- Female life expectancy in the 20% most deprived areas was 79.6 years, 4.8 years fewer than females in the 20% least deprived areas (84.5 years).
- Higher mortality from circulatory disease (1.4 years) and cancer (1.3 years) combined, contributed more than a third of the male life expectancy deprivation gap. Cancer was the largest contributor to the female life expectancy deprivation gap.
Life Expectancy at 65
- Life expectancy at age 65 in 2017-19 was 18.5 years for males and 20.8 years for females.
- Over the last five years, there has been an increase in male life expectancy at 65 of 0.4 years. Over the same period, female life expectancy at age 65 has increased by 0.2 years.
Healthy and Disability-Free Life Expectancy
- In 2017-19, male healthy life expectancy was 59.2 years, compared to 58.4 years in 2013-15. Female healthy life expectancy was 61.0 years in 2017-19 with no change from 2013-15.
- The healthy life expectancy inequality gap was 13.5 years for males and 15.4 years for females in 2017-19, showing no significant change for both males (11.9 years) and females (14.3 years) from 2013-15.
- Disability-free life expectancy was 57.9 years for males and 58.4 years for females in 2017-19, with neither showing a significant change from 2013-15.
- The disability-free life expectancy inequality gap in 2017-19 was 12.5 years for males and 13.3 years for females. There has been no significant change for either males (11.5 years) or females (11.6 years) from 2013-15.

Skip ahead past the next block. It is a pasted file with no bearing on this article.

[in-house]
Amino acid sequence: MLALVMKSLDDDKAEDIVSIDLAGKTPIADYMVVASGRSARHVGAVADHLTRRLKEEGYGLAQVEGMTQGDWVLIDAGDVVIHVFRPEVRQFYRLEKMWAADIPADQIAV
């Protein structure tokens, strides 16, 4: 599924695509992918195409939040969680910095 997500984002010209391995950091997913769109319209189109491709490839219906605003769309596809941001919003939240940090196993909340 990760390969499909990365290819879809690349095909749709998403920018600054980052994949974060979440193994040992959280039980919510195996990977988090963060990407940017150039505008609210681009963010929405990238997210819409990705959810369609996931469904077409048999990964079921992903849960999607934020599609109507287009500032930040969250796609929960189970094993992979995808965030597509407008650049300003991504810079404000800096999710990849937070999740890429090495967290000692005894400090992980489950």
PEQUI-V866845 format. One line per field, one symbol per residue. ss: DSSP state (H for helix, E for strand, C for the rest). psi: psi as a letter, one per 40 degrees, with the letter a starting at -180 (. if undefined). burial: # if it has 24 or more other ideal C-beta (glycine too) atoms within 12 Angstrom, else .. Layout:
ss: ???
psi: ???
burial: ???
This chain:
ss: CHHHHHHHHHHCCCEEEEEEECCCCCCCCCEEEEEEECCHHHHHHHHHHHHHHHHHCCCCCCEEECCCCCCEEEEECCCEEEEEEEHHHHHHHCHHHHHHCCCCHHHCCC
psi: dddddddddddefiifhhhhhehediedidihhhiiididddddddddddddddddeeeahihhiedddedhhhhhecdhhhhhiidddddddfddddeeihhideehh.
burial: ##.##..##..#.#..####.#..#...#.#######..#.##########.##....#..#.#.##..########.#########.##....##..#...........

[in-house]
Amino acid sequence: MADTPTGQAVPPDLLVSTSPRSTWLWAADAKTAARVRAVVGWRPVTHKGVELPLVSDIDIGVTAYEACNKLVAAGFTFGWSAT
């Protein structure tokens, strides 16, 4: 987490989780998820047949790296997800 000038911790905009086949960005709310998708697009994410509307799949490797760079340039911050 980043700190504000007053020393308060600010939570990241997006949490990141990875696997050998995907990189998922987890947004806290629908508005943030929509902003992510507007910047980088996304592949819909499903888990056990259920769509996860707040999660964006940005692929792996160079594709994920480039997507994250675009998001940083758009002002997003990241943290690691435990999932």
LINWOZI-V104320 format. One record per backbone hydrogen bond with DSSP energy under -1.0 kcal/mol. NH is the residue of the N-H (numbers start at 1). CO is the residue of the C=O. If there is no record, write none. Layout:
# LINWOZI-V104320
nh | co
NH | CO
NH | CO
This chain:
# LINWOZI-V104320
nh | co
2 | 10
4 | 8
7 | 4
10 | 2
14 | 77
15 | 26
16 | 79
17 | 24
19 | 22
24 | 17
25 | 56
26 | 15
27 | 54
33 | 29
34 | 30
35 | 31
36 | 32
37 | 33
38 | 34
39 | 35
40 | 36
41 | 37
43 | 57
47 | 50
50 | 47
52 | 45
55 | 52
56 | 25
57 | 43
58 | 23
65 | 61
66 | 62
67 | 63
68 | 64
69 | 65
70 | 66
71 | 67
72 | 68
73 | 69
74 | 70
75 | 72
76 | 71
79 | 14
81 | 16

Notes to editors:
- This publication is one of a series of reports produced as part of the NI Health & Social Care Inequalities Monitoring System (HSCIMS) and presents the latest estimates of life expectancy, healthy life expectancy and disability-free life expectancy, along with a comprehensive analysis of health inequality gaps between the most and least deprived areas of NI.
- All life expectancy analyses and calculations are based on official deaths data sourced from the General Register Office and population data published by NISRA. The methodology used to calculate life expectancy is consistent with that used in the HSCIMS bulletins.
- All healthy and disability-free life expectancy analyses and calculations are based on self-reported health data sourced from the Health Survey Northern Ireland and population data published by NISRA. The methodology used to calculate healthy and disability-free life expectancy is consistent with that used in the HSCIMS bulletins.
- This publication has been produced within two months of the Registrar General Annual Report release from which vital events data related to deaths could be obtained. As such, the figures for 2017-19 contained within this publication are the latest, official release of life expectancy estimates for Northern Ireland.
- This release is calculated based on figures prior to the coronavirus (COVID-19) pandemic and will not reflect the impact of the pandemic on health and life expectancies.
- Inequalities between the 20% most deprived areas and the 20% least deprived areas are measured. These areas are defined according to the 2017 Northern Ireland Multiple Deprivation Measure (NIMDM).
- All HSCIMS reports and data tables are available to view and download from the Departmental website.
- Additional Information
Further information on the Health and Social Care inequalities Monitoring System is available from: